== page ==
Avatar - Zoë Saldana
Neytiri (Zoë Saldana), a fearless and beautiful warrior, and a member of Pandora’s royal clan of Na’vi © 20th Century Fox

Zoe Saldana has the distinction of starring in two blockbusters this year, Star Trek, in which she portrayed Nyota Uhura and Avatar as Neytiri, a member of the Omaticaya Clan who lives on Pandora.

The movie, written/produced/edited and directed by James Cameron, tells the story of Jake Sully (Sam Worthington) who has come to Pandora to assist a corporation infiltrate the natives of the planet, the Na’vi, in order to persuade them to move from their land so that a rare mineral can be mined that is the key to solving Earth’s energy crisis.

As the atmosphere on the planet is poisonous to humans, they have created the Avatar Program, in which humans have their consciousness linked to an avatar, a genetically engineered hybrid of human DNA mixed with DNA from the natives of Pandora.
Everything goes as planned until Jake meets Neytiri, and as their relationship grows he soon has to decide whose side he’s really on. Saldana’s entire performance is done through cutting-edge CGI, but one has to wonder whether the fact that she’s never seen as herself ever bothered her.

Actresses have vanity and you’re the only one of the major players whose real face is never seen during this movie, can you talk about what that was like?

Avatar - poster artwork
Poster artwork © 20th Century Fox

I would be lying to you if I didn’t say that it didn’t cross my mind. I did entertain it for 2 seconds because it is a human condition for us to be prone to vanity, especially actors. I feel that this role has been the best role that has ever crossed my path and it gave me the opportunity to find not only myself, but to give everybody, Jim and the rest of the team, a hundred and fifty percent of myself every day. So when I see Neytiri I actually see me in its entirety and that’s a very emotional feeling for me to have.

You had to prepare for this role emotionally, physically and mentally – how did it all come together for you?

When it came to the physical training I wanted to put myself in a position where I could take it as far as I was capable of going, so that the amazing stunt team could take it from there, and just complement what the Na’vi were supposed to be. When it came to the spiritual and mental research I really wanted to capture their characteristics, and I wanted them to be very, very unique from the humans, so by the time the audience sat down they would say, ‘They’re so different, I get it, they’re there, we’re here,’ and it was so much fun doing the process.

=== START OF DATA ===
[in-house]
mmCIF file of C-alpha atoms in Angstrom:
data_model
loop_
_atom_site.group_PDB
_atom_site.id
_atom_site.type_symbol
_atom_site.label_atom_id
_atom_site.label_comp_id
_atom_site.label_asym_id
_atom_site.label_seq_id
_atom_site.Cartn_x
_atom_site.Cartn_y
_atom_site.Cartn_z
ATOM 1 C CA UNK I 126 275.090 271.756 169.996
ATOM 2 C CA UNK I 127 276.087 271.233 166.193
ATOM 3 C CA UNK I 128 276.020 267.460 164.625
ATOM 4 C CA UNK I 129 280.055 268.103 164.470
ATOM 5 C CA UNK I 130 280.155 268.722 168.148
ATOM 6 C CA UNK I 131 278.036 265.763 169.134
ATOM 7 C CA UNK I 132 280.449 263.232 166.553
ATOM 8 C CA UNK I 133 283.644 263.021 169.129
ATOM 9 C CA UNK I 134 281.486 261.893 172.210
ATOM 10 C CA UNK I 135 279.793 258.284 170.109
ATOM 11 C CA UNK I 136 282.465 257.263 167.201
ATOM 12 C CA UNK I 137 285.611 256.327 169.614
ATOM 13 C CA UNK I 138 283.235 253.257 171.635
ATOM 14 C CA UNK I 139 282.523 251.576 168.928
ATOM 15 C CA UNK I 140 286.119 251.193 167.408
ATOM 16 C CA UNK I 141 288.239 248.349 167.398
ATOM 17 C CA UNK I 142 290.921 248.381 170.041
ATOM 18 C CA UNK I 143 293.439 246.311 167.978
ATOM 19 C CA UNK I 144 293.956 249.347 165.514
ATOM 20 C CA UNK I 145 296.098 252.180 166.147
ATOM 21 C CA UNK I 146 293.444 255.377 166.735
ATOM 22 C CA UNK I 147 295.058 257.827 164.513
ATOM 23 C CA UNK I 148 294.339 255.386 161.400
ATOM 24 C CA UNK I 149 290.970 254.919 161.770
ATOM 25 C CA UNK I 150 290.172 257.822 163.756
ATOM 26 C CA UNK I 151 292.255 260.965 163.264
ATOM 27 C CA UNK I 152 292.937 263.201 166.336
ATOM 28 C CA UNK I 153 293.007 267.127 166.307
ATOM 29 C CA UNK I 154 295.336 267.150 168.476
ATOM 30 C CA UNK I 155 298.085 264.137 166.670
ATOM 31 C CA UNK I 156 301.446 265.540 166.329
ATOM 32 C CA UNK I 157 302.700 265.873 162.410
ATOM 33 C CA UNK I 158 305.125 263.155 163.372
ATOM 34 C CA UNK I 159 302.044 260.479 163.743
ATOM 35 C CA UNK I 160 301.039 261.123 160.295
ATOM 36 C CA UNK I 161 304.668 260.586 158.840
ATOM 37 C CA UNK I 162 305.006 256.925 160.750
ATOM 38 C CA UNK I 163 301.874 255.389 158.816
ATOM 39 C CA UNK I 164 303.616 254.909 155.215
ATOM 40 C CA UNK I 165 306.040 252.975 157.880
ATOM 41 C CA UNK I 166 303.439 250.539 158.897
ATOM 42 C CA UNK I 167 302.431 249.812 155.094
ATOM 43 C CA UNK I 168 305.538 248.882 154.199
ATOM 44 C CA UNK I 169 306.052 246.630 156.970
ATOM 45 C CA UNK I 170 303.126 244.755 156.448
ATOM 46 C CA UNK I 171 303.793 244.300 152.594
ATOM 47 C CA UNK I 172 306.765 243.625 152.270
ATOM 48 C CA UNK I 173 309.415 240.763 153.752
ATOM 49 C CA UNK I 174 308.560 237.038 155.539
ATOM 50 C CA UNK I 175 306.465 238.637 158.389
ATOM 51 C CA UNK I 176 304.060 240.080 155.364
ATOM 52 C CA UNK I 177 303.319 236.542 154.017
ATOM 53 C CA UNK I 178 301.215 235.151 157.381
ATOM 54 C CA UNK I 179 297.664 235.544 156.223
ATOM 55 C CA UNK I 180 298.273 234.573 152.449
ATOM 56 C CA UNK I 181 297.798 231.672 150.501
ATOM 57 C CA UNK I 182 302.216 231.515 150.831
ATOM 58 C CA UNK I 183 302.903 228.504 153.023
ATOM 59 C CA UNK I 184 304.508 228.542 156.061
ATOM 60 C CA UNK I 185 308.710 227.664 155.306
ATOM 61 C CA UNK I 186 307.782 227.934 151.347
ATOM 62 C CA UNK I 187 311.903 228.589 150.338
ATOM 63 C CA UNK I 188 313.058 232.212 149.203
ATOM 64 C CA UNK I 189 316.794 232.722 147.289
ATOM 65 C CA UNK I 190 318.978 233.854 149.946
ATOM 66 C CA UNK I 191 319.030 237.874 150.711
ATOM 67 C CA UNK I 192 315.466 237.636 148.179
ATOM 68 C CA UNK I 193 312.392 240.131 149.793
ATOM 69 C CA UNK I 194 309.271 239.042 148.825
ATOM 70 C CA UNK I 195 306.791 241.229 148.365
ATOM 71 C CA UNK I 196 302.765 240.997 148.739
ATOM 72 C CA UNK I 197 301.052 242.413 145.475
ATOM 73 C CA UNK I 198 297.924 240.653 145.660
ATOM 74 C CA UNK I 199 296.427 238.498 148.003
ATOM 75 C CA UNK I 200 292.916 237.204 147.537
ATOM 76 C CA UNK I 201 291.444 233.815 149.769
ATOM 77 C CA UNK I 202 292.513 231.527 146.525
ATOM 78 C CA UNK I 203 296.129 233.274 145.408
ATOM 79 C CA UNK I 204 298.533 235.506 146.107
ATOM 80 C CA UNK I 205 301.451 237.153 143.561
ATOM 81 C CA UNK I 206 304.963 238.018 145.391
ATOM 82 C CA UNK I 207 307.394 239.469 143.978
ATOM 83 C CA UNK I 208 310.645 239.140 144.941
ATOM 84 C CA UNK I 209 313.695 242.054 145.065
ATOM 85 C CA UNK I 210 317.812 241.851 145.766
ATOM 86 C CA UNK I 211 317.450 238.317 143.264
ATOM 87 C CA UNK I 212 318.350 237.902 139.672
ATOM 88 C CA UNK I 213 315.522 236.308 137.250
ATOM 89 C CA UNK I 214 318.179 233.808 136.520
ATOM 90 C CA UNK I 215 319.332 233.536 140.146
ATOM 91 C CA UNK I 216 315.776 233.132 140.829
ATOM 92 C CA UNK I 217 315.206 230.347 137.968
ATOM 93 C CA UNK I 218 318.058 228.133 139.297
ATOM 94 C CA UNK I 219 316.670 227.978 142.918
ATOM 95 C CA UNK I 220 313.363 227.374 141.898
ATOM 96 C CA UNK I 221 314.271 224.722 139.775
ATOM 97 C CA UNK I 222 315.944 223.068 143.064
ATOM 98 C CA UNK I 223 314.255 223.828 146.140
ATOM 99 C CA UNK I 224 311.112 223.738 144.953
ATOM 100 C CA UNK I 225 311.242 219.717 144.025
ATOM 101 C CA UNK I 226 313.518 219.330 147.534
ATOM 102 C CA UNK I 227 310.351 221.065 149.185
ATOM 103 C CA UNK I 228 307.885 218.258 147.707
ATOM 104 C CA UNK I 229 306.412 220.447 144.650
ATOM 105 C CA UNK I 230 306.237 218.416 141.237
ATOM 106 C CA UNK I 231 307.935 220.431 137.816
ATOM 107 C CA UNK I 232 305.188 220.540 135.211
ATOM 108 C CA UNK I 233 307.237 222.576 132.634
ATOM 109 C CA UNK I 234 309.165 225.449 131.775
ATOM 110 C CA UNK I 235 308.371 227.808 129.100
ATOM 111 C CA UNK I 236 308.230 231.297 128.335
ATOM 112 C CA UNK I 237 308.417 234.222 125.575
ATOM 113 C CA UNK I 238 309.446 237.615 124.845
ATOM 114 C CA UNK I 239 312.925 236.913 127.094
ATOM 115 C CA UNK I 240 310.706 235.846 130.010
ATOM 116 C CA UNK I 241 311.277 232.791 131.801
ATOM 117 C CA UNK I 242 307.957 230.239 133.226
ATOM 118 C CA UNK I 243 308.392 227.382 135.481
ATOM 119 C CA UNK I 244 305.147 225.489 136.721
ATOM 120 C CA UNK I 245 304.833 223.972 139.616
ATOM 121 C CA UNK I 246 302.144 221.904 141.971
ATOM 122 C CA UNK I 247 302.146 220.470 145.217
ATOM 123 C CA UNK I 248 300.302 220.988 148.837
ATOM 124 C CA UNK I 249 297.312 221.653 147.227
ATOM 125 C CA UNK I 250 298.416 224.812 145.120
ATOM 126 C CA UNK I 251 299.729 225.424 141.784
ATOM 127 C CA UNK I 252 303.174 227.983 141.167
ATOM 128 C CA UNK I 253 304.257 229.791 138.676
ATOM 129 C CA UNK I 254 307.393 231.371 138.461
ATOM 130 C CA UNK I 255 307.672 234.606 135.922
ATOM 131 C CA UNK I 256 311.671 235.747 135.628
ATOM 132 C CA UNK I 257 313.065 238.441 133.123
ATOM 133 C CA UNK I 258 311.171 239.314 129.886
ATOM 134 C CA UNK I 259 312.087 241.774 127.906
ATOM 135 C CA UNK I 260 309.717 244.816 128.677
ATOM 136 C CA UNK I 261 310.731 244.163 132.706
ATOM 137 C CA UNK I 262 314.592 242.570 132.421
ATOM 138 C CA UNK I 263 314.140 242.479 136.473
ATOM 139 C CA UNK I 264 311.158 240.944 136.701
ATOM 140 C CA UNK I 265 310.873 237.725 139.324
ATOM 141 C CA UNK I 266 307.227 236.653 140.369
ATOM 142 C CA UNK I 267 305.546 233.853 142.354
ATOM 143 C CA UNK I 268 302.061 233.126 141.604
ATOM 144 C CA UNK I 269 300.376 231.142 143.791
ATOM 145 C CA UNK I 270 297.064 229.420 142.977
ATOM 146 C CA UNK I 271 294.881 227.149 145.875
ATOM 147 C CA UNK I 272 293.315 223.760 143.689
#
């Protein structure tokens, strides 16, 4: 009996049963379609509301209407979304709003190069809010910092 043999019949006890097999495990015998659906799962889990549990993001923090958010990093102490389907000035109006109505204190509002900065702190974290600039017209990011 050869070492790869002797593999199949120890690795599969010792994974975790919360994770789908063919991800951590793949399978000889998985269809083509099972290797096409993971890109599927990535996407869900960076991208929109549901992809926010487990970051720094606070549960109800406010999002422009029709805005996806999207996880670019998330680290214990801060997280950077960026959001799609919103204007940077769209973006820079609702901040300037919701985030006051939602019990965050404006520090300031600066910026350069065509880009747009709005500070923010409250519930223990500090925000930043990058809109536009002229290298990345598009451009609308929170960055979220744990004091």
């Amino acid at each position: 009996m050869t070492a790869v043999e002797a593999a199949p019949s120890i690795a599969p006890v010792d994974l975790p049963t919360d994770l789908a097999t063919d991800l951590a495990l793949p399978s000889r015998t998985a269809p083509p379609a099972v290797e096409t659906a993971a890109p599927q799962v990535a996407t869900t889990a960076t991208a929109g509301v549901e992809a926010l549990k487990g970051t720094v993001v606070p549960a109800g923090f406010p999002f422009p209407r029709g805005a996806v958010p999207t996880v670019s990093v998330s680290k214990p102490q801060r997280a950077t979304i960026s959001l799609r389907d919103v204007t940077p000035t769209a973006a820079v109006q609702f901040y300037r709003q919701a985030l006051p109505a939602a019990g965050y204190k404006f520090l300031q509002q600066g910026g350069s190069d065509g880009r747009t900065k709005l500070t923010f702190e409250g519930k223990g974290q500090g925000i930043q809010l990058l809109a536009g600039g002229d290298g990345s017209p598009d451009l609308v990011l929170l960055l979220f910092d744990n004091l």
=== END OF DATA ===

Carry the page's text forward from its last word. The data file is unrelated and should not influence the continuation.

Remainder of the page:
What did you think when you saw yourself as Neytiri?

I was excited and elated. She was so beautiful, and we saw everything that we were training for, once it was all put together in one body it really stood out, and it encouraged us to keep going.

None of the technology seemed to get in the way of the emotional story of Neytiri and Jake’s growing relationship.

Avatar - Sam Worthington and Zoë Saldana
Jake (Sam Worthington) in taught by Neytiri (Zoë Saldana) the skills he’ll need to survive on Pandora © 20th Century Fox

We did that by always keeping the story first, never sacrificing these characters or the story for anything else that was around us or that wasn’t around us. We really had to bring this to life in order for it to feel believable, to be believable and to do justice to the story.

With Avatar and Star Trek do you feel like you’re going to be in a sci fi groove for the rest of your career?

I wouldn’t mind actually. Look at Sigourney Weaver’s career, that’s a really great career to follow and a really good role model to have. I do feel like there are more genres in which women can have more opportunities to be presented as what we are, we’re complex creatures and we’re very intricate and we also have journeys and we can be the hero. We can also be vulnerable, and we can be saved as well, all in one person. I wouldn’t mind being in that category.

When you first saw the finished film what did you think?

Avatar - battle
The human forces on Pandora unleash tremendous firepower in an epic battle against the Na’vi, the indigenous population of Pandora © 20th Century Fox

I’m still trying to find the words, last night was the second time that I’ve seen the finished movie but it was the first time that I’d seen it with an audience. It takes me a couple of days, or sometimes a couple of weeks, to find the kind of words or phrases that I would want to say that would best describe how it makes me feel. I’m so overwhelmed, excited and proud of the work that Jim and his team, and also the cast, did because every frame I saw the entire collaboration. I also saw the vision that Jim had. It was absolutely outstanding and it only complemented the story. These characters are so real and marvelous you’ll be affected by them.

What do you want audiences to take away from this?

I’m so happy that these butterflies that were in my tummy since 2006 are finally flying away. And I’m so proud of Jim and amazed, it’s a testament that if you build it they will come. That’s always been my one of my favorite sayings, and Jim built it and everybody’s coming.

Click on the Zoe Saldana link below to see her comments on the Star Trek film made back in May 2009

Judy Sloane

Judy is Film Review Online's regular Los Angeles based reporter.

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